Still others discuss situations rather than causes, which complicates matters. "Screaming, Crying, Alone and Afraid" makes the reader scared for the ones who are about to die rather than merely interested in their deaths. "Peacefully" considers what occurs if the range of possibilities is constrained greatly from the typically assumed cornucopia of millions of different predictions. Seeing a verb or adverb on a prediction card is not something I had considered before but must in many ways be far more chilling than a traditional "OLD AGE", "IN SLEEP" or even "MURDER".

One thought that crossed my mind, and has likely crossed many others, is what I would do if I knew how I would die. A key consideration is that encountering the cause of death does not necessarily mean death is imminent. For example, someone drawing "CANCER" may then develop one form of cancer, survive it, and then succumb to a different form of cancer decades later. All someone can do is live life with the cause of death entering whenever it does, with the best outcome being exactly what it was before the Machine: not knowing how you'll die.

Ease of Reading: 9
Educational Content: 3

Monday, March 3, 2014

"January"'s Book: A Widow for One Year

I'll catch up on these, I swear! I think I can keep blaming that ice storm. This was also a bit of a longer book but well worth the read.


A Widow for One Year by John Irving
Literature (1998 - 537 pp.)

I read A Prayer for Owen Meany back in high school, and enjoyed it thoroughly, yet had inexplicably never read a John Irving book since. Suffice to say, for those unfamiliar with Irving's work, it's generally set in the Northeastern United States, is absolutely hilarious, contains vivid descriptions of what once seemed like mundane activities, and contains lots of semicolons. A Widow for One Year is divided into sections taking place in 1958, 1990 and 1995, all marking pivotal occasions in the characters' lives. I liked the 1958 section the best but found all to be interesting, especially in light of understanding just how different the world is to the same people of different ages.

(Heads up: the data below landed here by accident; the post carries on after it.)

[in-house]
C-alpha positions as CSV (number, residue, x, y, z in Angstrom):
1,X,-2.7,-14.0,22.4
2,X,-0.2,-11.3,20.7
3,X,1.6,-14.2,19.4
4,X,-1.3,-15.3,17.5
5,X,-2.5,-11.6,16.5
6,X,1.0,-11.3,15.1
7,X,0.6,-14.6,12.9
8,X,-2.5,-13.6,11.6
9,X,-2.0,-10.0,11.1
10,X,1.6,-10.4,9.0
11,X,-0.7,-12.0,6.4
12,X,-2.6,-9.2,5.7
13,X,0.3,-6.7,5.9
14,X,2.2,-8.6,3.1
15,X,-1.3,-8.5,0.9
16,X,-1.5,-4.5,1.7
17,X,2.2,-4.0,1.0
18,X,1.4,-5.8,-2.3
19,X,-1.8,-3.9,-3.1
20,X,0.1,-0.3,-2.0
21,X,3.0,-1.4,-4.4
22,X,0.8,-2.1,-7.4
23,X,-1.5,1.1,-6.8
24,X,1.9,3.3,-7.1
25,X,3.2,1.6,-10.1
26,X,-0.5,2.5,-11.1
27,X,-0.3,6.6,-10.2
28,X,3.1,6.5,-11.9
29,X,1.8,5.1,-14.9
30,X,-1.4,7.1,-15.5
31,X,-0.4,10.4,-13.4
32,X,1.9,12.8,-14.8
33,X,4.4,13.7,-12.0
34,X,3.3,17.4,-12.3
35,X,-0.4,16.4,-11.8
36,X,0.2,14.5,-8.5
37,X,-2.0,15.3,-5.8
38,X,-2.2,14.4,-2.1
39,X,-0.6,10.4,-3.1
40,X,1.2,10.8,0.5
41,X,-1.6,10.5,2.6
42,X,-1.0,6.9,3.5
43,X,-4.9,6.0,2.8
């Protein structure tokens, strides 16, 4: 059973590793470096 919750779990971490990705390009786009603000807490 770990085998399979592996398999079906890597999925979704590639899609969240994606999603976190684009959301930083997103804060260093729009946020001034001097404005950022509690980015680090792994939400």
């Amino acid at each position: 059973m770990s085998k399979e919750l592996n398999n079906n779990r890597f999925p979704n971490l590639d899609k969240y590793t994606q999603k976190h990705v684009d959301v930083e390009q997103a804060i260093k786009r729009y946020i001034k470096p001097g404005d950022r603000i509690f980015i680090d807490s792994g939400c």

Unlike many other books about authors, A Widow for One Year is about bad authors and is very open about it. Ruth Cole writes blatantly autobiographical books she claims are anything but that, while delivering impassioned speeches on the merits of making characters and settings entirely fabricated. Her mother Marion is unable to write about any topic unrelated to her boys. Eddie O'Hare is unable to write about any topic unrelated to the summer he spent with Marion at sixteen. The books become personal therapy sessions to the characters; to Irving, they are a stealthy commentary on the extrinsic factors appearing in all authors' works. Perhaps the most telling commentary on attempts to create novel situations in books, which Ruth attempts to do with at best mixed success, is from a prostitute: "Everything's happened." (335) By the '90s, shock attempts failed to go as far. That every author in the book writes predictable, insipid, formulaic stories in the '80s and '90s speaks to this.